Community Led Total Sanitation
Last week, with a team of Mr. Chuma, Mr. Msowoya, Mr. Maswaswa, Mr. Jella, Mr. Dambula, and myself, we implemented CLTS in four villages: Alick Ndabandaba, Mmbocho Malindi, Chapuma and Chinganyama Nkhata, Yelemiya Shumba. We intended to trigger five villages but last Monday there was a terrible accident where a truck rolled over killing 13 people instantly. Two of the people killed were from the village Chikondawanga Lusale and on Tuesday when we went for CLTS we found that most of the villagers had gone to the funeral so the facilitators changed the plan and decided to give ‘civic education’ to the few villagers in attendance. The civic education was basically a lecture style approach to raising the community’s awareness and encourages them to practice ‘good’ sanitation. I’ll admit, to me the civic education principles seem archaic compared to CLTS where the idea is that the community has the ability to come to their own awareness and in doing so, there is more incentive for them to change their behavior. But I am just a punk white girl wearing a chitenje trying to understand my place in the chaos that is international development…
Anyways, CLTS looks pretty frickin’ cool. After the introductions and regular formalities, the facilitators asked the community members to mark out a map of their village. Once the main landmarks like households, borehole/water source, churches, schools, etc. were laid down using squares of paper, the community members were given sand to mark bush areas, ash to mark latrines, and finally sawdust to mark open-defecation areas. In each village, the mapping process generated an enthusiast and jovial community response and there was a great deal of laughter once they started spreading the ‘shit.’ Following the mapping, the ‘shit calculation’ was done beginning with an estimation of the number of grams or cups a person shits in a day, then a week, a month, and a year. This was then translated into grams/household or cups/household and finally grams(or cups)/village/year. The shit calculation spurred a great deal of laughter amongst the community members, especially when the total was compared to the size of a person. At this point, no one showed signs of disgust; it just produced a good laugh.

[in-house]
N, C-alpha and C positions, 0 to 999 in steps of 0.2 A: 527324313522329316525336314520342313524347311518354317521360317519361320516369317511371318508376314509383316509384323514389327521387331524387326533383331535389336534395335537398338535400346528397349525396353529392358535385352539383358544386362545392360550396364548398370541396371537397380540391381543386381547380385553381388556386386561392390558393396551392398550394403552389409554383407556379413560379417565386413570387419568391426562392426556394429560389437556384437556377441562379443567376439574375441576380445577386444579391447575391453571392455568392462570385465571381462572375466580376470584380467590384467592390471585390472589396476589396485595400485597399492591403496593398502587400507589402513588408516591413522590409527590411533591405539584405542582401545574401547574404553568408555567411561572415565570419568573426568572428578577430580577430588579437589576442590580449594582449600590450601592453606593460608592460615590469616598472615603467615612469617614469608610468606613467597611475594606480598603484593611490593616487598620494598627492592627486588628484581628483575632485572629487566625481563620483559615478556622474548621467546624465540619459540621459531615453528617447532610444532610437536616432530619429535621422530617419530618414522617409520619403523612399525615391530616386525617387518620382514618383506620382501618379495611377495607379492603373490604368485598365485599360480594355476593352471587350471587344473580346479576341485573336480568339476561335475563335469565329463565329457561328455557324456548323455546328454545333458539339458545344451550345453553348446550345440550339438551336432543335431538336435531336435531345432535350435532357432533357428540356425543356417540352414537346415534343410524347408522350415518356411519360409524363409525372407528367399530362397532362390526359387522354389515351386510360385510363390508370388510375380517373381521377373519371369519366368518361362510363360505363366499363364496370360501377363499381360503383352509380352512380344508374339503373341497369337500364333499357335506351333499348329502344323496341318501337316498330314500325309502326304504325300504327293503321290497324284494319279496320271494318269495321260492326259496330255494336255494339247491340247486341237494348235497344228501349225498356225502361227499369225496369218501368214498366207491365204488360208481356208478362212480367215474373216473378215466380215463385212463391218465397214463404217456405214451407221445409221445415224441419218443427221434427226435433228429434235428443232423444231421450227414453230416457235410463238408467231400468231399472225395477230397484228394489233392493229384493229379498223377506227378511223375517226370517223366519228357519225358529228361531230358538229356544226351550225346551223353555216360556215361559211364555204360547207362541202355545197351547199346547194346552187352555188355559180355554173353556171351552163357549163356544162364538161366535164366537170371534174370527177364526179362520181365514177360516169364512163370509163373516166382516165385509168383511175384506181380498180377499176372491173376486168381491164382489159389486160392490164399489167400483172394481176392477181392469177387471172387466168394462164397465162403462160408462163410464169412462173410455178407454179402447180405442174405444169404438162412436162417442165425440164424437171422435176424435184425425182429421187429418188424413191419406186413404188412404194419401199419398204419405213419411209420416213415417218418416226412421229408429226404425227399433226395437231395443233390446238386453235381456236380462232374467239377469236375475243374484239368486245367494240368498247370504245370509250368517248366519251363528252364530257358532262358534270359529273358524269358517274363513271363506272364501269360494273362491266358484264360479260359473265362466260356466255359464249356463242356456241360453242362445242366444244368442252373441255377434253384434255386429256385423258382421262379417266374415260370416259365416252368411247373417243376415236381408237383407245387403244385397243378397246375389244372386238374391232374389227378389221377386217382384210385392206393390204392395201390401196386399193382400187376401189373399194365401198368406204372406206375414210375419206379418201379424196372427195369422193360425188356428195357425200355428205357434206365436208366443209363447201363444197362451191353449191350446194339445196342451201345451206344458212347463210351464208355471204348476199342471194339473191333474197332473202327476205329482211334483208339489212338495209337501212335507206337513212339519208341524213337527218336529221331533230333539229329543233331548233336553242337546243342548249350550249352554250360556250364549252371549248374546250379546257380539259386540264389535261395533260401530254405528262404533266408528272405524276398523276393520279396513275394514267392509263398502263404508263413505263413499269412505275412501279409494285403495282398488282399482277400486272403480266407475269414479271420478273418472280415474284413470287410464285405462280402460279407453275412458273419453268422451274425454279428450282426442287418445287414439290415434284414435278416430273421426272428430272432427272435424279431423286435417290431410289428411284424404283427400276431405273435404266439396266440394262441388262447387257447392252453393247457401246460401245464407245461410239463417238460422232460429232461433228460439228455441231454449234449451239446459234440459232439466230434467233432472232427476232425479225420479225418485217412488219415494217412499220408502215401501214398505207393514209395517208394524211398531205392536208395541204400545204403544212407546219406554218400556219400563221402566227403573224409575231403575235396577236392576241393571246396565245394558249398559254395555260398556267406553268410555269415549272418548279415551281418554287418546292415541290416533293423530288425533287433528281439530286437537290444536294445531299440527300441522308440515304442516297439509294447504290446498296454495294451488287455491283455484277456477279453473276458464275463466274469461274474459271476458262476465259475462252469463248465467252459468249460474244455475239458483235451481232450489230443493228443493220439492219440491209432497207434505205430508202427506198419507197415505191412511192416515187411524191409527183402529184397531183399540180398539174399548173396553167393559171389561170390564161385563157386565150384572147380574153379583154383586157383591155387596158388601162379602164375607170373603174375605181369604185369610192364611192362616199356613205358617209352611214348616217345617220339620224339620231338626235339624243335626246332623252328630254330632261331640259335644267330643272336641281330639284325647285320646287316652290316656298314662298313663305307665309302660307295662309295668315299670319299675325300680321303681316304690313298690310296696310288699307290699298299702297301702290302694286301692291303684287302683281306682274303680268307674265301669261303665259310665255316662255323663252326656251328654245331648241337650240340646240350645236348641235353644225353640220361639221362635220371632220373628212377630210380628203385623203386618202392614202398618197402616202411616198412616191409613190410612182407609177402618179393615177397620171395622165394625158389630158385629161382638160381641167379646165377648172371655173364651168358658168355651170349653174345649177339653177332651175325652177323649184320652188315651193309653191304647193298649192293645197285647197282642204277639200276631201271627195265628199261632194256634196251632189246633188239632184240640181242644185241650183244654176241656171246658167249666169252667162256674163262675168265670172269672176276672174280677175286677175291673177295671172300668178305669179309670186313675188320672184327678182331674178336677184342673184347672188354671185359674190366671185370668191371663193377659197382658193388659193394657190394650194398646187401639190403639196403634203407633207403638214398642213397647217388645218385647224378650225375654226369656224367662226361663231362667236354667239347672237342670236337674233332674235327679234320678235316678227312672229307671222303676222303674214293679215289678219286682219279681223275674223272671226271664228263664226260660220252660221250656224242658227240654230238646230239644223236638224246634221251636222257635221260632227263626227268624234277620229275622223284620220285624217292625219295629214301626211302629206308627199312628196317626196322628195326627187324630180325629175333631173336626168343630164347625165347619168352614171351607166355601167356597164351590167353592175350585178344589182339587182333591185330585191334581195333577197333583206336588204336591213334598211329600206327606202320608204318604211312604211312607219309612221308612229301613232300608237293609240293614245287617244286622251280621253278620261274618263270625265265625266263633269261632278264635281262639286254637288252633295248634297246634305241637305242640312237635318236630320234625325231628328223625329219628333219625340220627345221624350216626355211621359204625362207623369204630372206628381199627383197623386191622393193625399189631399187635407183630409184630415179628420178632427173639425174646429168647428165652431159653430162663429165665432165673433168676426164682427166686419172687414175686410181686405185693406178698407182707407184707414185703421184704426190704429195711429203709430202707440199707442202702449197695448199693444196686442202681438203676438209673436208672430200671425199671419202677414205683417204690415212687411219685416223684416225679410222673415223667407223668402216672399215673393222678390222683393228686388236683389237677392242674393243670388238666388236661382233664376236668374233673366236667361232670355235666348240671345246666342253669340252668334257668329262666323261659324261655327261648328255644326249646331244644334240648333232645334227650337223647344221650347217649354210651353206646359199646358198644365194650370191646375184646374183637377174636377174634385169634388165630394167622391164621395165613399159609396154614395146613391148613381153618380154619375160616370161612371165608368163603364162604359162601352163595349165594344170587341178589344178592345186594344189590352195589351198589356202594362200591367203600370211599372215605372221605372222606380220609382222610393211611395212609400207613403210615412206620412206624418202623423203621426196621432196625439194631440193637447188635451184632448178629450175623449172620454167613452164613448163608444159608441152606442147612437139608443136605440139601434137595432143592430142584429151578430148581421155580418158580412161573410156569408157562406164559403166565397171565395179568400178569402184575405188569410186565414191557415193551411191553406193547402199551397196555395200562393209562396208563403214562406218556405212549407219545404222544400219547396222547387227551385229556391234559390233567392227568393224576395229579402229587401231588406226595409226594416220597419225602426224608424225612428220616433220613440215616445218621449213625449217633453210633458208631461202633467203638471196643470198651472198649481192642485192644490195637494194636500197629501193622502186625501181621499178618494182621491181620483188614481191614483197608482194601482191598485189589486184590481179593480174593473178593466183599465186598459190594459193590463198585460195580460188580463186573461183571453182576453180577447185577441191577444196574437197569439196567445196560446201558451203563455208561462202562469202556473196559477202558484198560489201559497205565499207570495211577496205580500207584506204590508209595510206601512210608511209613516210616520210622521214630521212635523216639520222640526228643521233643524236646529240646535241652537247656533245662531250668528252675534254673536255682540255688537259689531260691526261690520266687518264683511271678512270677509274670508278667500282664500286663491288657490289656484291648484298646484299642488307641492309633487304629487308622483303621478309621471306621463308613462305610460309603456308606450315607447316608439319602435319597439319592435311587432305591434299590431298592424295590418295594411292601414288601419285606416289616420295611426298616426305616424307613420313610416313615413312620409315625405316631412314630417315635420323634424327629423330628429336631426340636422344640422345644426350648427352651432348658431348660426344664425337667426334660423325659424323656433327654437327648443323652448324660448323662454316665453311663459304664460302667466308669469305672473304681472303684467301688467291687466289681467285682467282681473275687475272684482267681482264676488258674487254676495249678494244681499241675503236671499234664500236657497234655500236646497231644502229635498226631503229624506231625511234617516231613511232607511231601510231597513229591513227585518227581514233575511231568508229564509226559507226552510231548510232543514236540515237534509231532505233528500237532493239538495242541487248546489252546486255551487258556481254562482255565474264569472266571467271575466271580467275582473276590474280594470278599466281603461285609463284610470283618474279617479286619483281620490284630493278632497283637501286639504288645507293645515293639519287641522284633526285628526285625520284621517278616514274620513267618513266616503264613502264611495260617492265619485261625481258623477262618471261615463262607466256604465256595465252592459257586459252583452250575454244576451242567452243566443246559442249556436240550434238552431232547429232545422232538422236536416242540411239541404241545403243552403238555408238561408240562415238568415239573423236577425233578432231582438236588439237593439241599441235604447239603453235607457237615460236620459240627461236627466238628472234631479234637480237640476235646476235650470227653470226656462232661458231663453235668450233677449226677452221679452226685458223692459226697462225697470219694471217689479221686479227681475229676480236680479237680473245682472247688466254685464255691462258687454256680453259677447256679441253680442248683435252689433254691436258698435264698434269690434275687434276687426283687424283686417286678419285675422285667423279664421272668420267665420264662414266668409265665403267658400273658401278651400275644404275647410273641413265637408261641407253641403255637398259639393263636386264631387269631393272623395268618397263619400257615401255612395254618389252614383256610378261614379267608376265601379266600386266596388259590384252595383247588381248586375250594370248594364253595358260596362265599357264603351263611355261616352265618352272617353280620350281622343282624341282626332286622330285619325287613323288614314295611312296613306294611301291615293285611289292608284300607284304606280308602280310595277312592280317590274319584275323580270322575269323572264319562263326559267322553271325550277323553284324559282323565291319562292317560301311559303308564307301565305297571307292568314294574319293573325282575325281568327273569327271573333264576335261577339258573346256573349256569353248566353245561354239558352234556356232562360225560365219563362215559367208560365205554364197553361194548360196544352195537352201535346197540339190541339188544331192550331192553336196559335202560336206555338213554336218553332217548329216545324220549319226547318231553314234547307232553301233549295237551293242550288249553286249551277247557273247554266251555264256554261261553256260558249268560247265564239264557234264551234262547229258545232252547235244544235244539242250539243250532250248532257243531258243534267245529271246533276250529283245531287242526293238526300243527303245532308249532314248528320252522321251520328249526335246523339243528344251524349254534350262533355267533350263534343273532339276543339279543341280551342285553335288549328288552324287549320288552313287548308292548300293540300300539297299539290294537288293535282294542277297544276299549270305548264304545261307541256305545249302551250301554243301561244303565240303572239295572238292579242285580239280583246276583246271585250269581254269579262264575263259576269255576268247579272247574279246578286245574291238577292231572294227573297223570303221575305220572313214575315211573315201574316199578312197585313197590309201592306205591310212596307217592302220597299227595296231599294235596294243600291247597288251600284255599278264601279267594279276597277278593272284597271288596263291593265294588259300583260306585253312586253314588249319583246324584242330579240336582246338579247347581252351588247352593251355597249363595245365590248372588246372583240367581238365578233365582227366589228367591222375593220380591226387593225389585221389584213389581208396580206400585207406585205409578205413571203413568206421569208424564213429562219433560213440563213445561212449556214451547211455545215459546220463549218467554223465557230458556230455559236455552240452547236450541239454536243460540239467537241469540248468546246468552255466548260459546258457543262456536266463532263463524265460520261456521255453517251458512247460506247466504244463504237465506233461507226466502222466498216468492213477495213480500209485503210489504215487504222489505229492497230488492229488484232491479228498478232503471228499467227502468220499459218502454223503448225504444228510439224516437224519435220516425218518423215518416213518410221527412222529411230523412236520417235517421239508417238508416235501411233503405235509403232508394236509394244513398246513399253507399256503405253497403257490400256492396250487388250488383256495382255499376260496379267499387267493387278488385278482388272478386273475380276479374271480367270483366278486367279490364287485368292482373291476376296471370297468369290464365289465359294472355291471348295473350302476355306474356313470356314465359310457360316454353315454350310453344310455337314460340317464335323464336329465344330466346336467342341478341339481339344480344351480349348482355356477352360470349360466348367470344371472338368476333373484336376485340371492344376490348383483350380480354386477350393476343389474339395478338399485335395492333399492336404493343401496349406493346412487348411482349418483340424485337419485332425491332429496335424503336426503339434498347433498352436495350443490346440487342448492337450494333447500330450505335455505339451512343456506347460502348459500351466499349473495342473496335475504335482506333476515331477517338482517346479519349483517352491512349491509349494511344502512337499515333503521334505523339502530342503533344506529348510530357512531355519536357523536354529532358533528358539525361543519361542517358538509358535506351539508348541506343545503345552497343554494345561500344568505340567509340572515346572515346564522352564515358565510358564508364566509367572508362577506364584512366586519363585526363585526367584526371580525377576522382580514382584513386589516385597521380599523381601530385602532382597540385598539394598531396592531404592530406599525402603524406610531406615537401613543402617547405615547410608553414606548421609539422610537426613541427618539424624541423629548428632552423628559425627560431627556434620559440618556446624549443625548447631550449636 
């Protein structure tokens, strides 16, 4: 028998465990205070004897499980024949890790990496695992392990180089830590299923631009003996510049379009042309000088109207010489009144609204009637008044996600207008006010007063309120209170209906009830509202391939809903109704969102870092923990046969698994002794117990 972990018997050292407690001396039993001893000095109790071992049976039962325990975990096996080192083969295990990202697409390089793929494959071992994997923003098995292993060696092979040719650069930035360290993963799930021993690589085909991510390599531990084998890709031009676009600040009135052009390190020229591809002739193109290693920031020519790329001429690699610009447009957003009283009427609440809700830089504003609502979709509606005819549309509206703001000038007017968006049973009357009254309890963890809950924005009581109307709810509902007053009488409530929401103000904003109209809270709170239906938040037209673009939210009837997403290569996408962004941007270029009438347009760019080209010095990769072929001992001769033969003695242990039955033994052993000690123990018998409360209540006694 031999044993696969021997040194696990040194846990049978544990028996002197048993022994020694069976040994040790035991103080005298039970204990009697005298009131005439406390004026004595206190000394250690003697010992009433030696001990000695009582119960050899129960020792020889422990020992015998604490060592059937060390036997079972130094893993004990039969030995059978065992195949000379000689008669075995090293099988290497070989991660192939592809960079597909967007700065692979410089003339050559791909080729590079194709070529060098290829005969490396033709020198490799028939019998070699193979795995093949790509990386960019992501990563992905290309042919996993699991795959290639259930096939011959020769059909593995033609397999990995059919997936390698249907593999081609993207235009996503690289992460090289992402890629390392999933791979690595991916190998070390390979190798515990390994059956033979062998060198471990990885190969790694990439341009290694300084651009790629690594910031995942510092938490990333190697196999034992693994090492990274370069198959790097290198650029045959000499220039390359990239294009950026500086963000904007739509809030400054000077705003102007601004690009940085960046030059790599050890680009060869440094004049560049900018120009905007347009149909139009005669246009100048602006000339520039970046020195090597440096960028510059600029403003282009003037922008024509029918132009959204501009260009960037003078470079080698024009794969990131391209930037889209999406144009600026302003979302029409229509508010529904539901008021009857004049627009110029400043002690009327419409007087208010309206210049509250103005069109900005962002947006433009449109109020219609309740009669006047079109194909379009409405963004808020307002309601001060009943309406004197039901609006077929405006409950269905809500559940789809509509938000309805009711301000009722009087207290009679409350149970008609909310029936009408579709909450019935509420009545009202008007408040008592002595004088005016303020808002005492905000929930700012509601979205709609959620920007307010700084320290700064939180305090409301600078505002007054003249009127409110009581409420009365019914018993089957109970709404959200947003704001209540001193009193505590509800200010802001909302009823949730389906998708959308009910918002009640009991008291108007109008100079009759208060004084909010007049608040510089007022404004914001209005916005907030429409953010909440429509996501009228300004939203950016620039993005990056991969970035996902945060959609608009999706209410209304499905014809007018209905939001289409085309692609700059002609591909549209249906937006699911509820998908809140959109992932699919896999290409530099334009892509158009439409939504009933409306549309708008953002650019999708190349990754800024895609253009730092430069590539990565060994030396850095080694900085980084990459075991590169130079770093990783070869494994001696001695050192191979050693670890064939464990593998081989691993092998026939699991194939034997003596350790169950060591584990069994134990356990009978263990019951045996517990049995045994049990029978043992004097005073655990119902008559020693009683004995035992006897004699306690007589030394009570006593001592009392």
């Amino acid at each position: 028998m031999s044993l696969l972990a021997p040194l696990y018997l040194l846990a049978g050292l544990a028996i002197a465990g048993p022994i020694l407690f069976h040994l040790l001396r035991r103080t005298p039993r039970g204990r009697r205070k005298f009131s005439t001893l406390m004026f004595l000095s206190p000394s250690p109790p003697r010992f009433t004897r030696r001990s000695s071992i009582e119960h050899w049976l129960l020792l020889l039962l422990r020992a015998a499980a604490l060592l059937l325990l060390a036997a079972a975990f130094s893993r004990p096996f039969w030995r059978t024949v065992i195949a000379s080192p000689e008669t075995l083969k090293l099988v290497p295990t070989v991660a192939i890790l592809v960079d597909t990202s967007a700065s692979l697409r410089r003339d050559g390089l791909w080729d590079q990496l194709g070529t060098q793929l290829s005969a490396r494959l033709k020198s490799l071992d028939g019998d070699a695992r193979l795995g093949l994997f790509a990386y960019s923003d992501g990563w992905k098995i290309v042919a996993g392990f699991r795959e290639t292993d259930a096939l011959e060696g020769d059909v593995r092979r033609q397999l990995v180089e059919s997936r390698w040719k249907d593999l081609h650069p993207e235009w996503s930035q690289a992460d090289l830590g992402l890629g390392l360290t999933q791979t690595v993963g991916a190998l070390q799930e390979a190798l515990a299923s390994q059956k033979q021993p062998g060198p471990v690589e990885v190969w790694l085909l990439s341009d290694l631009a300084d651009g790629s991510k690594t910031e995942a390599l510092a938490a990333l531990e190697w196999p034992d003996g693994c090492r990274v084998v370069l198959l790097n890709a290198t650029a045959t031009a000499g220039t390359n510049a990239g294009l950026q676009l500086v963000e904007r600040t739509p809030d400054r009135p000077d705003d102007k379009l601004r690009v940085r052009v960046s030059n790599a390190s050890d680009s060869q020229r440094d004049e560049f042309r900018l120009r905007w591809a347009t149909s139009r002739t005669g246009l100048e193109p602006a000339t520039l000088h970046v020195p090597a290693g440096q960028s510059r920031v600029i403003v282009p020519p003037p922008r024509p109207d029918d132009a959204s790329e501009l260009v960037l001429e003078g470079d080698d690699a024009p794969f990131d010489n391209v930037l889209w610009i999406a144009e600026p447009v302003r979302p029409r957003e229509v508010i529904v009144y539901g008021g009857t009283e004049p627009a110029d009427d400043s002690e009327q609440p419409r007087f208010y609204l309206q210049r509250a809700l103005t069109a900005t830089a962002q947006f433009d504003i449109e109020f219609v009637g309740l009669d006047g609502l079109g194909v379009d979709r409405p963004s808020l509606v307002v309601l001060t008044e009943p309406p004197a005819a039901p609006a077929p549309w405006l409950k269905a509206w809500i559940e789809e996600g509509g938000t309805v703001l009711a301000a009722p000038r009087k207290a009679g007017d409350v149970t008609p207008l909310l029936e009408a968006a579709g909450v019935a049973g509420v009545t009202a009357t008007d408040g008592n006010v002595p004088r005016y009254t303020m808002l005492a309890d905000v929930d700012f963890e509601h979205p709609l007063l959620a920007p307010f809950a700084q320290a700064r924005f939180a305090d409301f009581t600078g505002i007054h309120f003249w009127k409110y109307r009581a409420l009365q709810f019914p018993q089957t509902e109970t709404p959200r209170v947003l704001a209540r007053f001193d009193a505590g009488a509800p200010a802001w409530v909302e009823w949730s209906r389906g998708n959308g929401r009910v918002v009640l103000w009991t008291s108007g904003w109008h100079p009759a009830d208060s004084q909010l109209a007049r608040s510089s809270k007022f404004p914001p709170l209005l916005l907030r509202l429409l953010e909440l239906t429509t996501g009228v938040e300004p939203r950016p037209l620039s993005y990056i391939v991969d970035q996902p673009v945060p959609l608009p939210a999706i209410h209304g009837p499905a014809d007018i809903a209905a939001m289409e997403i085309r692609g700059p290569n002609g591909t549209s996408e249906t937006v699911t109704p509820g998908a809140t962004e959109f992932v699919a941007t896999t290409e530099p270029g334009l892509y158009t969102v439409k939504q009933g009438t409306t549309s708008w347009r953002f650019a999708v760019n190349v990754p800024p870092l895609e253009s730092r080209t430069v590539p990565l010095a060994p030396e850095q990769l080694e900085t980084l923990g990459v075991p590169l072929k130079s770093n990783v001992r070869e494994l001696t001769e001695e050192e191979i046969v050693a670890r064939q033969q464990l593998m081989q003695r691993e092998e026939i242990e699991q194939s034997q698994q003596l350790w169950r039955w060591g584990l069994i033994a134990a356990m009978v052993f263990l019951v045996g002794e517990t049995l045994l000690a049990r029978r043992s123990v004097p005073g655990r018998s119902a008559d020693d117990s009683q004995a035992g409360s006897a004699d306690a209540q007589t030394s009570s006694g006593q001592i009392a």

Following this, the facilitators asked to walk around the village and visit the open defecation areas. When a fresh piece of shit was found, which didn’t take long, we stopped and stood and stared at the shit making the community members awkward. After a period of time passed, one of the facilitators would try to demonstrate the fecal-oral transmission route by (1) using a water bottle and asking if anyone wanted a drink. After a couple had sipped the water, the facilitator would then take a piece of grass wiped it on the shit and dipped it into the water. He then asked if anyone would like to drink the water now, they did not. He inquired why not, to which people responded because there is shit in it. Or (2) by placing nsima and relish beside a piece of shit and letting the flies illustrate the route. Flies would move from the shit to the food and the villagers began to realize that because of open defecation they were eating shit. Following questions and inputs from the villagers, the communities appeared to be ‘triggered’ and identified that they were ingesting their own and their neighbor’s shit. The people who were first to acknowledge this were called to the front of the group to repeat their thoughts and were clapped for. After this, they began to make plans to build latrines, to have this area be clean and shit free within a week, to assist widows, the elderly, the poorest villagers in the construction of latrines. They were then given two pieces of flip chart paper to produce an action plan. We returned to the village were Mr. Dambula informed the village that a few members, the natural leaders who were identified during the triggering process, would be invited to attend a meeting the following week to share their insights and the progress of the village. The workshop then ended with an energizer and a prayer.
This process was followed in each village but, of course, each village varied on their reaction. From my perspective, Mmbocho Malindi showed the greatest signs of disgust and agitation. The villagers became vocal quickly and were covering their mouths and noses from the stench. From translated responses I received during the process in each village, it seemed that all of the four villages came to the realization that they were eating shit and that open defecation had to end. 
I never knew a day of seeking out shit could be so exciting! 
PS- Sorry, this may be a bit of a ramble so let me know if any areas need clarification.